Labor can be viewed as an input to firms' production processes. Labor markets are, however, very different from other input markets firms face. To manage human resources effectively, managers need to understand how and why labor markets are so unique. This course focuses on the specific properties of labor markets, and helps students develop effective strategies for managing this vital input. This course is targeted at students interested in careers as general managers, management consultants or entrepreneurs.
Topics include job-market matching, non-wage compensation and benefits, training and human capital, careers and employees' career concerns, seniority, promotions, raids and offer-matching, job-market signaling, retirement, stock-option based pay, CEO compensation, up-or-out systems, discrimination in labor markets, goals and methods of labor unions, and more.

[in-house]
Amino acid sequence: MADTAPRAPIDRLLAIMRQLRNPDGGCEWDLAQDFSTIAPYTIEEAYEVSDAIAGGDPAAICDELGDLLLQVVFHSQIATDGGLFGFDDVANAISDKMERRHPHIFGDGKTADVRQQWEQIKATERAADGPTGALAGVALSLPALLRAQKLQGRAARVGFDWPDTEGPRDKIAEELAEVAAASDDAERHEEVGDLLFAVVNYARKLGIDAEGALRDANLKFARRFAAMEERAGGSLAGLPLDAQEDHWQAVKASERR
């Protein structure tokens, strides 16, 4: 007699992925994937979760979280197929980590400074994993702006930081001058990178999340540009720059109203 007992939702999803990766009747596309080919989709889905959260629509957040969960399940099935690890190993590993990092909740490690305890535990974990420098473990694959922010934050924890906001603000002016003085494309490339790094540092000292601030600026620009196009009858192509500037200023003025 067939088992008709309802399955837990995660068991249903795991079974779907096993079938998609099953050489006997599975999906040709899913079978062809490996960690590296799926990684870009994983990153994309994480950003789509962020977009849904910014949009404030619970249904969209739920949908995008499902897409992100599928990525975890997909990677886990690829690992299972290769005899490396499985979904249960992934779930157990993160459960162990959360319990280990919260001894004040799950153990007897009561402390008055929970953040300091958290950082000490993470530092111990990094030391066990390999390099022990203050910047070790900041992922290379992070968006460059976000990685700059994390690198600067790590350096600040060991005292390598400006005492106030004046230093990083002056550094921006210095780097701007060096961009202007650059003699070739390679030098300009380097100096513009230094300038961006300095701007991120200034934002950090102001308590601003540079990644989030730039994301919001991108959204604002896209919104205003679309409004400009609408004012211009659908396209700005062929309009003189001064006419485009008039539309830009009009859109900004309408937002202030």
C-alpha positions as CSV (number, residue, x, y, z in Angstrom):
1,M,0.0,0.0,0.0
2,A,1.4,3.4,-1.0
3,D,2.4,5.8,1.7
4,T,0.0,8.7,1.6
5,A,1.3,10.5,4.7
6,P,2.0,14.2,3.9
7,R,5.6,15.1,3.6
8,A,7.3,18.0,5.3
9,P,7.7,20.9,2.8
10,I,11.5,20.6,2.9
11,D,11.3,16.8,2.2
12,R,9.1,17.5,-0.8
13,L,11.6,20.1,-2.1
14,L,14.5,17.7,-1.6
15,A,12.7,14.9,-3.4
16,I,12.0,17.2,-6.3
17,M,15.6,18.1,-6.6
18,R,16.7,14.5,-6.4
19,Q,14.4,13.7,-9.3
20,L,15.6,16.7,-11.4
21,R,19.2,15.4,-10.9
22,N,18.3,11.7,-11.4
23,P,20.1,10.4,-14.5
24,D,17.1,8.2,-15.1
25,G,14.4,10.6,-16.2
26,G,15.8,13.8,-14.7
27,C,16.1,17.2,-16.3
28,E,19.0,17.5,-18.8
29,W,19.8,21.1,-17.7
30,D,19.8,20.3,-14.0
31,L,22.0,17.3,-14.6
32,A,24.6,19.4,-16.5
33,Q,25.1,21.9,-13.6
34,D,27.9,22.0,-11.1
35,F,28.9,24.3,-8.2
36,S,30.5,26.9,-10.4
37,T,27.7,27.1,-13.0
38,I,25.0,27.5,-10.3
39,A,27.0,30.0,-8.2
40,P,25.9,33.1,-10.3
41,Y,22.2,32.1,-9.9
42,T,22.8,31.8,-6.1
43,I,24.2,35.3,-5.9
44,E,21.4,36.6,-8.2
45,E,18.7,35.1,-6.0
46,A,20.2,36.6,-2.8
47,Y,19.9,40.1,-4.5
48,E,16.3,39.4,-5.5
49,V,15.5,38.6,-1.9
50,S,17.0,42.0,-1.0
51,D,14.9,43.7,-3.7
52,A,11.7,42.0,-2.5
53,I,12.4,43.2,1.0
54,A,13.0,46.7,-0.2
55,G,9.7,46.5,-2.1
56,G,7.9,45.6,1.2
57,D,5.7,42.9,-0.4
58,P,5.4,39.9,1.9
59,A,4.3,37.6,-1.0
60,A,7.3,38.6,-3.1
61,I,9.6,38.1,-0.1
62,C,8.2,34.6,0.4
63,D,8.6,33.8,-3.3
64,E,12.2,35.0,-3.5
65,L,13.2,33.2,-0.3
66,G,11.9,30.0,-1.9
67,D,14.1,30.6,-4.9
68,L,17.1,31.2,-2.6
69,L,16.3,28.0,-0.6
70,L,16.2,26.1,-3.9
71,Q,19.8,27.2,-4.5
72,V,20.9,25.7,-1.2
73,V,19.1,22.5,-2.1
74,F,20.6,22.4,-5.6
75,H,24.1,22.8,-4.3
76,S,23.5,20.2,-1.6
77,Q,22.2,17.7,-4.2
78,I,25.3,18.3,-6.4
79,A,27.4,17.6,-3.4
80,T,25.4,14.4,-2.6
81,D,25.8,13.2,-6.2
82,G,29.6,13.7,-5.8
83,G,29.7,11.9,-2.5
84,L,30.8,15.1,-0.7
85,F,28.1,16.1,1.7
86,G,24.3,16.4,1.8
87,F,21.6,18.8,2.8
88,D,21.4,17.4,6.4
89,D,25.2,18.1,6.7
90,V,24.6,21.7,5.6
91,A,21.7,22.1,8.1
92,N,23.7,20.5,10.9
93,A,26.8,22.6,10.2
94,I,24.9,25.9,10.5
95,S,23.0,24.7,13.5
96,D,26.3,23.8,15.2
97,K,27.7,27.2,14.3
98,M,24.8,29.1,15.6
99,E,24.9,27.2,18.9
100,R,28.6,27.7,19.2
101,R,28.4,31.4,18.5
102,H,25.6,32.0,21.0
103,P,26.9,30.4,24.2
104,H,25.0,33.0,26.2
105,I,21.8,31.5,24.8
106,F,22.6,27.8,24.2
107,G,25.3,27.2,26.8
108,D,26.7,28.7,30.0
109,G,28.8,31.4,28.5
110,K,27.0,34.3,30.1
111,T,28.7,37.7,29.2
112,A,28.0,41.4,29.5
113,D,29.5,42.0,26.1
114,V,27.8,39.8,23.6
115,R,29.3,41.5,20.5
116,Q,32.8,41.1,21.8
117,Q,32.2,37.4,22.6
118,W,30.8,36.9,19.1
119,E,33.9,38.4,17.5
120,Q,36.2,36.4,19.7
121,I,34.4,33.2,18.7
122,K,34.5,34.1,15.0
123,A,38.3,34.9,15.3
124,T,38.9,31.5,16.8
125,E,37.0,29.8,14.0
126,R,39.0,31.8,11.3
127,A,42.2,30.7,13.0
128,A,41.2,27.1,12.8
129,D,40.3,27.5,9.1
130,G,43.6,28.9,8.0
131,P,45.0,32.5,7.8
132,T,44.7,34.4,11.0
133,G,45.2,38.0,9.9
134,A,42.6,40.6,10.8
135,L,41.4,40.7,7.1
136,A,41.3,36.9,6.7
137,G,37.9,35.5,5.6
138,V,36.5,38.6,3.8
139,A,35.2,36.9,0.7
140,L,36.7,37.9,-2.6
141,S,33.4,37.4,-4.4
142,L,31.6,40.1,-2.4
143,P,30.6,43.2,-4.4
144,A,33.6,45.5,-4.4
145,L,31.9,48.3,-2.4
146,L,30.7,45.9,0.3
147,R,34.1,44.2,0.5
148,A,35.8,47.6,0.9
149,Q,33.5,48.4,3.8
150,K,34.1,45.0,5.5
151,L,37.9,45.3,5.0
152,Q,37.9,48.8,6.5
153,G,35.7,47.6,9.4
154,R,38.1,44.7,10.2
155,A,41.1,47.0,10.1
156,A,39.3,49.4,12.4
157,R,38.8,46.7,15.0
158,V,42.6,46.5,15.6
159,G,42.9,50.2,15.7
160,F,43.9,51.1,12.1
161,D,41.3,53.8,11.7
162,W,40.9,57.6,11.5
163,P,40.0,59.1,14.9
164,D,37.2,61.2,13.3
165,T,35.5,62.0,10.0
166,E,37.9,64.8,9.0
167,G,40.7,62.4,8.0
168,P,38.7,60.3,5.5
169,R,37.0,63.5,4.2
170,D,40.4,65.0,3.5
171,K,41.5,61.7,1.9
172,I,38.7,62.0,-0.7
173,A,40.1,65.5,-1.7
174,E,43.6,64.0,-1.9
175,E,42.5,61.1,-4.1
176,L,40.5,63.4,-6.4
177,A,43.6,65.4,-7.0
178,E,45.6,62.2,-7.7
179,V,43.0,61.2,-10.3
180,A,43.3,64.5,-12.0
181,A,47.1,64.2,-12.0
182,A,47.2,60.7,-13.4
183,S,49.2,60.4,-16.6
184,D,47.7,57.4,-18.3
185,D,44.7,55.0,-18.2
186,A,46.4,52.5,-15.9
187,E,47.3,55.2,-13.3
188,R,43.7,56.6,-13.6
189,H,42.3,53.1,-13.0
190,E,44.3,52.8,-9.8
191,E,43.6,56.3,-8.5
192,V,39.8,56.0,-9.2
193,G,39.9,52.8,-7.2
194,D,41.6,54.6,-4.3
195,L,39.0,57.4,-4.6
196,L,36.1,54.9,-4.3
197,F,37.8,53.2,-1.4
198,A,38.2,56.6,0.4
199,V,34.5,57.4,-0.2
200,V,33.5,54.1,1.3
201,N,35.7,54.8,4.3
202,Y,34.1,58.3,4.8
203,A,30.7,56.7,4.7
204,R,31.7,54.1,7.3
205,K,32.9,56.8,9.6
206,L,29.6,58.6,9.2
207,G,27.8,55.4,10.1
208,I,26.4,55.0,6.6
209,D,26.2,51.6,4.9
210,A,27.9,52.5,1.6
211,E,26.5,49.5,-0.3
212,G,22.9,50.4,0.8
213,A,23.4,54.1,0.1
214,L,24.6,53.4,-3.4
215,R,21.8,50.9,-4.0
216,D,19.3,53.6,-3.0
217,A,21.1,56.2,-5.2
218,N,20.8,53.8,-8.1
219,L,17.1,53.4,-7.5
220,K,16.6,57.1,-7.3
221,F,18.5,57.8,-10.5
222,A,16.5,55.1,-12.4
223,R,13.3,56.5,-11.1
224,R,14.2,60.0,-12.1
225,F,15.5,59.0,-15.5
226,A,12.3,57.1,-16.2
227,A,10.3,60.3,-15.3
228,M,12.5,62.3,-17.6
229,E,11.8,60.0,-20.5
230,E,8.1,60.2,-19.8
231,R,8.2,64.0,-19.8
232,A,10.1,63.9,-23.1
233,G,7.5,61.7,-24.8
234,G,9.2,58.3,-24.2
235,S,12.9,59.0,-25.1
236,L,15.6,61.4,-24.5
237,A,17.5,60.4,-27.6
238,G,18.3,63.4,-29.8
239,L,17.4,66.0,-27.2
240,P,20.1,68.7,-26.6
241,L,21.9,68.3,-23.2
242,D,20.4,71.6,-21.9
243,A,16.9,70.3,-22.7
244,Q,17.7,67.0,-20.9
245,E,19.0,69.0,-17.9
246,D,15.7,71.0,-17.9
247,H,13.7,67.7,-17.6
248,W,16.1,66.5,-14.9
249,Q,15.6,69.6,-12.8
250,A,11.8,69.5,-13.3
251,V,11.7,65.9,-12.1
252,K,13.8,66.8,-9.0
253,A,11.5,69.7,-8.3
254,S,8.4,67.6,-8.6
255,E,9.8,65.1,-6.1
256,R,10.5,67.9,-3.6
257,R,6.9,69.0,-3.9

Teaching methods include a mix of case discussion and lectures. Evaluation will be based on group work (problem sets and a project) and individual exams.
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